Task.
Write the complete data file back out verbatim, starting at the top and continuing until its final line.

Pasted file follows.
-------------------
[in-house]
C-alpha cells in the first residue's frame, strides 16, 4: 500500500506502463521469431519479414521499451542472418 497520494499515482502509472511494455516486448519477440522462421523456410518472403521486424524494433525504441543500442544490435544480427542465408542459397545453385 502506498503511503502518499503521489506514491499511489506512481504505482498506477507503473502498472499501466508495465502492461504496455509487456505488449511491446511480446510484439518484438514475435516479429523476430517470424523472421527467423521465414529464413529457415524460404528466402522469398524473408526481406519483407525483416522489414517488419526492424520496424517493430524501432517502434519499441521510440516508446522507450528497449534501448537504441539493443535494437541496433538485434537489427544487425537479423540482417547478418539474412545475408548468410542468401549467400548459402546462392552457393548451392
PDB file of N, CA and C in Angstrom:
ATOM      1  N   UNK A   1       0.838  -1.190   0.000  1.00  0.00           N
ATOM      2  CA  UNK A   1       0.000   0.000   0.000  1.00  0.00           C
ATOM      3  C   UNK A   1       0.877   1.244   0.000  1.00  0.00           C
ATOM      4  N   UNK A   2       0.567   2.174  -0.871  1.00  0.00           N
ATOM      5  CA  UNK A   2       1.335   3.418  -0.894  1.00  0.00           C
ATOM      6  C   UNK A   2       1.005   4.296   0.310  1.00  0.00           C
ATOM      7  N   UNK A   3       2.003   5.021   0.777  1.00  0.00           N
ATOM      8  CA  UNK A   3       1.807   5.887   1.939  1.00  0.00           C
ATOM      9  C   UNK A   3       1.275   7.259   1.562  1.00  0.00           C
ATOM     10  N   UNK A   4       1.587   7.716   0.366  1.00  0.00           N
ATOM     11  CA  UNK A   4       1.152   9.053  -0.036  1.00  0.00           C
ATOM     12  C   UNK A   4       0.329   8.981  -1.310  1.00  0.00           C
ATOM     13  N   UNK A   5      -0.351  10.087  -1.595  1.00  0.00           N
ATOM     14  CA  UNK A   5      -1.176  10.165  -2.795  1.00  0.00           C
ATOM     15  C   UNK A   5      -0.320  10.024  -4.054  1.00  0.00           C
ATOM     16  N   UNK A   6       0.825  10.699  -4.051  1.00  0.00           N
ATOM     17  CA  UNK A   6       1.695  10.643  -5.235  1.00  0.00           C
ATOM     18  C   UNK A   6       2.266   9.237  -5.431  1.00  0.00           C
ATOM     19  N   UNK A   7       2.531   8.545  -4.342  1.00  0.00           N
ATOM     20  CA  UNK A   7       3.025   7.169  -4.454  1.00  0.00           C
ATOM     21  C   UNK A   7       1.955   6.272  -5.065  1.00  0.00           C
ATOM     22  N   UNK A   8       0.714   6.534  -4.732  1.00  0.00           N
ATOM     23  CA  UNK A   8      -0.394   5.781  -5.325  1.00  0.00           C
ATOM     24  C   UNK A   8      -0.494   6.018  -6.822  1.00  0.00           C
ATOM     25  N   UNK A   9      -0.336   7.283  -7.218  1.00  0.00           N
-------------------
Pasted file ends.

[in-house]
C-alpha cells in the first residue's frame, strides 16, 4: 500500500506502463521469431519479414521499451542472418 497520494499515482502509472511494455516486448519477440522462421523456410518472403521486424524494433525504441543500442544490435544480427542465408542459397545453385 502506498503511503502518499503521489506514491499511489506512481504505482498506477507503473502498472499501466508495465502492461504496455509487456505488449511491446511480446510484439518484438514475435516479429523476430517470424523472421527467423521465414529464413529457415524460404528466402522469398524473408526481406519483407525483416522489414517488419526492424520496424517493430524501432517502434519499441521510440516508446522507450528497449534501448537504441539493443535494437541496433538485434537489427544487425537479423540482417547478418539474412545475408548468410542468401549467400548459402546462392552457393548451392
PDB file of N, CA and C in Angstrom:
ATOM      1  N   UNK A   1       0.838  -1.190   0.000  1.00  0.00           N
ATOM      2  CA  UNK A   1       0.000   0.000   0.000  1.00  0.00           C
ATOM      3  C   UNK A   1       0.877   1.244   0.000  1.00  0.00           C
ATOM      4  N   UNK A   2       0.567   2.174  -0.871  1.00  0.00           N
ATOM      5  CA  UNK A   2       1.335   3.418  -0.894  1.00  0.00           C
ATOM      6  C   UNK A   2       1.005   4.296   0.310  1.00  0.00           C
ATOM      7  N   UNK A   3       2.003   5.021   0.777  1.00  0.00           N
ATOM      8  CA  UNK A   3       1.807   5.887   1.939  1.00  0.00           C
ATOM      9  C   UNK A   3       1.275   7.259   1.562  1.00  0.00           C
ATOM     10  N   UNK A   4       1.587   7.716   0.366  1.00  0.00           N
ATOM     11  CA  UNK A   4       1.152   9.053  -0.036  1.00  0.00           C
ATOM     12  C   UNK A   4       0.329   8.981  -1.310  1.00  0.00           C
ATOM     13  N   UNK A   5      -0.351  10.087  -1.595  1.00  0.00           N
ATOM     14  CA  UNK A   5      -1.176  10.165  -2.795  1.00  0.00           C
ATOM     15  C   UNK A   5      -0.320  10.024  -4.054  1.00  0.00           C
ATOM     16  N   UNK A   6       0.825  10.699  -4.051  1.00  0.00           N
ATOM     17  CA  UNK A   6       1.695  10.643  -5.235  1.00  0.00           C
ATOM     18  C   UNK A   6       2.266   9.237  -5.431  1.00  0.00           C
ATOM     19  N   UNK A   7       2.531   8.545  -4.342  1.00  0.00           N
ATOM     20  CA  UNK A   7       3.025   7.169  -4.454  1.00  0.00           C
ATOM     21  C   UNK A   7       1.955   6.272  -5.065  1.00  0.00           C
ATOM     22  N   UNK A   8       0.714   6.534  -4.732  1.00  0.00           N
ATOM     23  CA  UNK A   8      -0.394   5.781  -5.325  1.00  0.00           C
ATOM     24  C   UNK A   8      -0.494   6.018  -6.822  1.00  0.00           C
ATOM     25  N   UNK A   9      -0.336   7.283  -7.218  1.00  0.00           N